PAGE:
- Dutton JE, Roberts LM, Bednar J: Pathways for positive identity construction at work: four types of positive identity and the building of social resources. Acad Manag Rev 2010, 35: 265–293. 10.5465/AMR.2010.48463334View ArticleGoogle Scholar
- Bakker AB: An evidence-based model of work engagement. Curr Dir in Psychol Sci 2011, 20: 265–269. 10.1177/0963721411414534View ArticleGoogle Scholar
- Kanov JM, Maitlis S, Worline MC, Dutton JE, Frost PJ, Lilius JM: Compassion in organizational life. Am Behav Sci 2004, 47: 808–827. 10.1177/0002764203260211View ArticleGoogle Scholar
- Lilius JM, Kanov J, Dutton JE, Worline MC, Maitlis S: Compassion Revealed: What we Know About Compassion at Work (and Where we Need to Know More). In The Oxford Handbook of Positive Organizational Scholarship. 1st edition. Edited by: Spreitzer GM, Cameron KS. Oxford University Press, New York; 2011:273–287.Google Scholar
- Barsade SG, Gibson DE: Why does affect matter in organizations? Acad Manag Perspect 2007, 21: 36–59. 10.5465/AMP.2007.24286163View ArticleGoogle Scholar
- Kelley JM, Kraft-Todd G, Schapira L, Kossowsky J, Riess H: The influence of the patient-clinician relationship on healthcare outcomes: a systematic review and meta-analysis of randomized controlled trials. PLoS One 2014, 9: ᅟ. doi:10.1371/journal.pone.0101191Google Scholar
- Stewart W, Barling J: Daily work stress, mood and interpersonal job performance: a mediational model. Work Stress 1996, 10: 336–351. 10.1080/02678379608256812View ArticleGoogle Scholar
- Tzeng H-M, Yang CH: An exploratory study in the relationship between outpatient satisfaction with service attitudes and health care providers’ job satisfaction in Taipei public hospitals. Asia Pacific Manag Rev 2005, 10: 17–28.Google Scholar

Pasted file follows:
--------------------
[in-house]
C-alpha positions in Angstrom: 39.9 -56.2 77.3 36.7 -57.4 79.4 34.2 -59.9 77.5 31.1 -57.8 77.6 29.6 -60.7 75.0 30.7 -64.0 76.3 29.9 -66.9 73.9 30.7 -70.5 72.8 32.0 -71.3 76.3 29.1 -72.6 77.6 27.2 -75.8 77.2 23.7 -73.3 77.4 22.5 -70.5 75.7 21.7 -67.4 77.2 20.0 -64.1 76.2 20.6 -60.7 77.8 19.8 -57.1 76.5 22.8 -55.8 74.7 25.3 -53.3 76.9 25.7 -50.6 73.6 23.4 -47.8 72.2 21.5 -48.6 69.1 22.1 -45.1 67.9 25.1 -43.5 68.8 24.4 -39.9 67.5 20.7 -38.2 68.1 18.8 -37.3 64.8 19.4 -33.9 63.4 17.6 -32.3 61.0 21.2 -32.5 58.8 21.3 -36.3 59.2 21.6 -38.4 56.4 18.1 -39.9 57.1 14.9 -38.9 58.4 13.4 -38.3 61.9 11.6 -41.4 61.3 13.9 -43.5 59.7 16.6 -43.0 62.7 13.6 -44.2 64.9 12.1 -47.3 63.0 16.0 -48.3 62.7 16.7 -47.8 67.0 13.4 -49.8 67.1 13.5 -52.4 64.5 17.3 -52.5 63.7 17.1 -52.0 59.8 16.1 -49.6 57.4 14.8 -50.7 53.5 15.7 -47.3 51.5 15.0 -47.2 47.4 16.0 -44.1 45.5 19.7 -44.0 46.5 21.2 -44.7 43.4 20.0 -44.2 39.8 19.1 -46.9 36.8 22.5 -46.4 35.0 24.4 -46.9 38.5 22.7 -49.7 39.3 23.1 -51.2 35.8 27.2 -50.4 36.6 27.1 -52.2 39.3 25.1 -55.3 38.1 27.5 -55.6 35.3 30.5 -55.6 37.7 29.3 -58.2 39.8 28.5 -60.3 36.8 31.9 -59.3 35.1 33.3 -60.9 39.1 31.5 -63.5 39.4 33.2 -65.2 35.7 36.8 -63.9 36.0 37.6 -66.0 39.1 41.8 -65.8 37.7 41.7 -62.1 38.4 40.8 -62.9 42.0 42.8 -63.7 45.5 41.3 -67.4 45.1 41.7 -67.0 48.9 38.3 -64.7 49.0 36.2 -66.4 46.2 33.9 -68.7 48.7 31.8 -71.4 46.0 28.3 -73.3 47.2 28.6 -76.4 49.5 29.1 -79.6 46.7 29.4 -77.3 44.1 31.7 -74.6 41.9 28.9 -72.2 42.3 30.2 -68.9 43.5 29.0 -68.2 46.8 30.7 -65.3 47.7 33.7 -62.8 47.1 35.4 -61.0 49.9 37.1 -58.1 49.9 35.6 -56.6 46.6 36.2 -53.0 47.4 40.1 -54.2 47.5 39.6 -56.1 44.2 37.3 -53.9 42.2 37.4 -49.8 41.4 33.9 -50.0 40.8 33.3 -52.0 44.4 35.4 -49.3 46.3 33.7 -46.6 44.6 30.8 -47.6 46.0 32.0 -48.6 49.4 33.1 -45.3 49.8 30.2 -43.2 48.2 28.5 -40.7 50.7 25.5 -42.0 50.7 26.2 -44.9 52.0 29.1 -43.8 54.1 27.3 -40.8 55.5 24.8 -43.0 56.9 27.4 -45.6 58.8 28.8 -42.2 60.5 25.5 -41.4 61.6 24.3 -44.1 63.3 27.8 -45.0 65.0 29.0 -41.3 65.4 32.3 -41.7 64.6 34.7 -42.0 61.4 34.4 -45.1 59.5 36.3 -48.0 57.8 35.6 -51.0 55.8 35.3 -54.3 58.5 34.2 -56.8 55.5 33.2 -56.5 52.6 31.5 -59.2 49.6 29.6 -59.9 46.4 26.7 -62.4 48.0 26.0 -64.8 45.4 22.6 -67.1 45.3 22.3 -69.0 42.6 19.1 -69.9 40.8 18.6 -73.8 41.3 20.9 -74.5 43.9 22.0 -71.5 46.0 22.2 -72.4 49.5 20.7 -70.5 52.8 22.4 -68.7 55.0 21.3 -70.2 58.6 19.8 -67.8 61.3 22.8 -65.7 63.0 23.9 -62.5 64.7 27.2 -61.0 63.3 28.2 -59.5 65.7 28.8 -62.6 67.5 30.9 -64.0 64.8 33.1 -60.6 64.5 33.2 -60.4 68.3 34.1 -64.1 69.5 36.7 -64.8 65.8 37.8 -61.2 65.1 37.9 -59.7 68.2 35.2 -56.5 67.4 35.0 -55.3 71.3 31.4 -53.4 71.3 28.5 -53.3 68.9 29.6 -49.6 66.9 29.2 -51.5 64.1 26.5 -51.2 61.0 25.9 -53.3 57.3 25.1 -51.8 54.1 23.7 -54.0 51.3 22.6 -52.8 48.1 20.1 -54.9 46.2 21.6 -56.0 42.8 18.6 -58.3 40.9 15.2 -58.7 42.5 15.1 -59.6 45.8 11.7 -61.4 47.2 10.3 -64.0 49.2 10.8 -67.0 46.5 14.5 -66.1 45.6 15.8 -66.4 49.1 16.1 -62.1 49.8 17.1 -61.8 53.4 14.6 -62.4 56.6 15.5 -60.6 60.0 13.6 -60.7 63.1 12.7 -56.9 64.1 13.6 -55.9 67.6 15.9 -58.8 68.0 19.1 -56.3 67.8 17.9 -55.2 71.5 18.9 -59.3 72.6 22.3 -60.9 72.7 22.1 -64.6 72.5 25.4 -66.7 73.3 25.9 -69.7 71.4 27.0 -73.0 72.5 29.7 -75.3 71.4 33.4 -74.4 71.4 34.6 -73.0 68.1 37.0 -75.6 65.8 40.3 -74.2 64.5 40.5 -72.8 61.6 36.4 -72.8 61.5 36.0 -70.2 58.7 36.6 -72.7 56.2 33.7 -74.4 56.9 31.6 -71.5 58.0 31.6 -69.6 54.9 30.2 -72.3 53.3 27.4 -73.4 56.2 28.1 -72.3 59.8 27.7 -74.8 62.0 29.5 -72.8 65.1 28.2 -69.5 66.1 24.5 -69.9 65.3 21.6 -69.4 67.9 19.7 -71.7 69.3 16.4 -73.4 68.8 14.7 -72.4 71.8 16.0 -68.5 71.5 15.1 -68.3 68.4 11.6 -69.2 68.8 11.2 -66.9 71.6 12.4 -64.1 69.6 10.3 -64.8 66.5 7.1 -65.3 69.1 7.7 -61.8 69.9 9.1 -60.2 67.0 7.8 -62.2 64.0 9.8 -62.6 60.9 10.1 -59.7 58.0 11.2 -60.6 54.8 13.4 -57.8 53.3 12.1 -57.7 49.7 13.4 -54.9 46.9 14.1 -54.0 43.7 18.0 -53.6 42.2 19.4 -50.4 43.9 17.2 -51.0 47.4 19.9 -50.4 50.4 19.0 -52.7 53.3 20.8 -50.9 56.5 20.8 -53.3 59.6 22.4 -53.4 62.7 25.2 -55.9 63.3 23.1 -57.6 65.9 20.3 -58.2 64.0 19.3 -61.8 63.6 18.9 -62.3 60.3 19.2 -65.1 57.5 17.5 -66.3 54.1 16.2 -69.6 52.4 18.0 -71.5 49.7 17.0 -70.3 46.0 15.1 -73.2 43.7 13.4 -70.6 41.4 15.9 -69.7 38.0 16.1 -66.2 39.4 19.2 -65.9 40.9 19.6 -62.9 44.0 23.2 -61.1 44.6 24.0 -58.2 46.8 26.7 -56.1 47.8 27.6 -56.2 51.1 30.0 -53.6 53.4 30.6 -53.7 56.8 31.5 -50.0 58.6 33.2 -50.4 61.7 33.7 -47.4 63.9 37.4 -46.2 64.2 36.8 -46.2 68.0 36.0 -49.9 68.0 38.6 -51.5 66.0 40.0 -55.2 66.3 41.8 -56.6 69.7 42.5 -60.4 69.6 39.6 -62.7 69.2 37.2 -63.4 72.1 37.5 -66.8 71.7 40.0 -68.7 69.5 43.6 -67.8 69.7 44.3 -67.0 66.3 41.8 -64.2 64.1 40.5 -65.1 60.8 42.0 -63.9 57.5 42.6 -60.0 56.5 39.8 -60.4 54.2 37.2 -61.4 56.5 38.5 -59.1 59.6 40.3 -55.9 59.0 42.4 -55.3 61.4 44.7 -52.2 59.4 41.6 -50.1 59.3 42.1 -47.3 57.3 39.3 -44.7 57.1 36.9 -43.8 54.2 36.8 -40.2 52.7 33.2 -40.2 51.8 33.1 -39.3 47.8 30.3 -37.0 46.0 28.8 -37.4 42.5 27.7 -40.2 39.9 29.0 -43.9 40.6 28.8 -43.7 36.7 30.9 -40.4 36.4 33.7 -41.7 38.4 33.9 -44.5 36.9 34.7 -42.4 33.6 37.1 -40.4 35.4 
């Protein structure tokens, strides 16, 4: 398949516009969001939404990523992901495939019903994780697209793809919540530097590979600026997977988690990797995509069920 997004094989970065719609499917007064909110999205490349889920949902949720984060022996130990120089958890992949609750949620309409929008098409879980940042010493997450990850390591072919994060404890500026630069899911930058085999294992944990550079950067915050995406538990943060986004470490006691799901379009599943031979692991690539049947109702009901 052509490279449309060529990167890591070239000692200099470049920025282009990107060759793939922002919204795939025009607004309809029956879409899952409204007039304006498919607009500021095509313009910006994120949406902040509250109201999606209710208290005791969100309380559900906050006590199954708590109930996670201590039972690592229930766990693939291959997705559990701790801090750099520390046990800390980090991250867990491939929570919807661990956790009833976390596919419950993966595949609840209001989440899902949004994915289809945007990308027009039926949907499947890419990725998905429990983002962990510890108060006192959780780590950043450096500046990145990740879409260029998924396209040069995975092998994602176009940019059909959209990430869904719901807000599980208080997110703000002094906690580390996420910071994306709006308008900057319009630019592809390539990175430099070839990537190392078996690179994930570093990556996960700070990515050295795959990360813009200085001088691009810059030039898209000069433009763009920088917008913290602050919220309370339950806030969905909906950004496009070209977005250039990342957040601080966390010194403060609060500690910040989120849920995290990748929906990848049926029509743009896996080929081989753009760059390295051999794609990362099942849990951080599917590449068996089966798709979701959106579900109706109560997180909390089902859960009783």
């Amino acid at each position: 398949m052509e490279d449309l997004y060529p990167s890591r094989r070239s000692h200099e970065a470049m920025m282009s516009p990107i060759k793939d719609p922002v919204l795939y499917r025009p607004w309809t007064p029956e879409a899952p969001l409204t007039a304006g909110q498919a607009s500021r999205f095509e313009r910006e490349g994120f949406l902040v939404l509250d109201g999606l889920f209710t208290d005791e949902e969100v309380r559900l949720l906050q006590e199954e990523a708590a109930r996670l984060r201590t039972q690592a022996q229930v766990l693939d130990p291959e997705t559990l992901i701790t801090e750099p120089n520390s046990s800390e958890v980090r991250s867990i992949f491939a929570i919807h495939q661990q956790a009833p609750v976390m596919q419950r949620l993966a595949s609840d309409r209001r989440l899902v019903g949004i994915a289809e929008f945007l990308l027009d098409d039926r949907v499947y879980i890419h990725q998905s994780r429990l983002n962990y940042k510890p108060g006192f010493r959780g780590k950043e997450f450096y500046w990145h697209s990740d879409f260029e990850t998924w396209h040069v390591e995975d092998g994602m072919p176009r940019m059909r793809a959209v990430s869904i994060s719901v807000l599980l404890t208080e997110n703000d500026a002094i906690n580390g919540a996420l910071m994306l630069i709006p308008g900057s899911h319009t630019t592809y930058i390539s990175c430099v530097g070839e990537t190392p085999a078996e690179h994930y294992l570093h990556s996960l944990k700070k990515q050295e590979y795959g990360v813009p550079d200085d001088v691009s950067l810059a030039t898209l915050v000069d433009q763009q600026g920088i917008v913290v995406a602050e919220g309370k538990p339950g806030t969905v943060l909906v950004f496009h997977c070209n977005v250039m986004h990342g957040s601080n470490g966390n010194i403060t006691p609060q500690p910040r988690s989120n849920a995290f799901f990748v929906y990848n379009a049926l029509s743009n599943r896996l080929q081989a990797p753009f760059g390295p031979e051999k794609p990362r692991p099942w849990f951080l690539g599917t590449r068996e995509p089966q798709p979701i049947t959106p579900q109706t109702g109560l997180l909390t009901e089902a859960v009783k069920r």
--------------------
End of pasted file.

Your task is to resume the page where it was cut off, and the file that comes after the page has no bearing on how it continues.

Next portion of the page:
- Isen AM: An influence of positive affect on decision making in complex situations: theoretical issues with practical implications. J Consumer Psychol 2001, 11: 75–85. 10.1207/S15327663JCP1102_01View ArticleGoogle Scholar
- Kutney-Lee A, McHugh MD, Sloane DM, Cimiotti JP, Flynn L, Neff DF, Aiken LH: Nursing: a key to patient satisfaction. Health Aff (Millwood) 2009, 28: 669–677. 10.1377/hlthaff.28.4.w669View ArticleGoogle Scholar
- Lutz A, Brefczynski-Lewis J, Johnstone T, Davidson RJ: Regulation of the neural circuitry of emotion by compassion meditation: effects of meditative expertise. PLoS One 2008, 3: e1897. 10.1371/journal.pone.0001897PubMed CentralPubMedView ArticleGoogle Scholar
- Carson JW, Keefe FJ, Lynch TR, Carson KM, Goli V, Fras AM, Thorp SR: Loving-kindness meditation for chronic low back pain: results from a pilot trial. J Holist Nurs 2005, 23: 287–304. 10.1177/0898010105277651PubMedView ArticleGoogle Scholar
- Gross JJ, John OP: Individual differences in two emotion regulation processes: implications for affect, relationships, and well-being. J Pers Soc Psychol 2003, 85: 348–362. 10.1037/0022-3522.214.171.1248PubMedView ArticleGoogle Scholar
- Garland EL, Fredrickson B, Kring AM, Johnson DP, Meyer PS, Penn DL: Upward spirals of positive emotions counter downward spirals of negativity: insights from the broaden-and-build theory and affective neuroscience on the treatment of emotion dysfunctions and deficits in psychopathology. Clin Psychol Rev 2010, 30: 849–864. 10.1016/j.cpr.2010.03.002PubMed CentralPubMedView ArticleGoogle Scholar
This article is published under license to BioMed Central Ltd. This is an Open Access article distributed under the terms of the Creative Commons Attribution License (http://creativecommons.org/licenses/by/4.0), which permits unrestricted use, distribution, and reproduction in any medium, provided the original work is properly credited. The Creative Commons Public Domain Dedication waiver (http://creativecommons.org/publicdomain/zero/1.0/) applies to the data made available in this article, unless otherwise stated.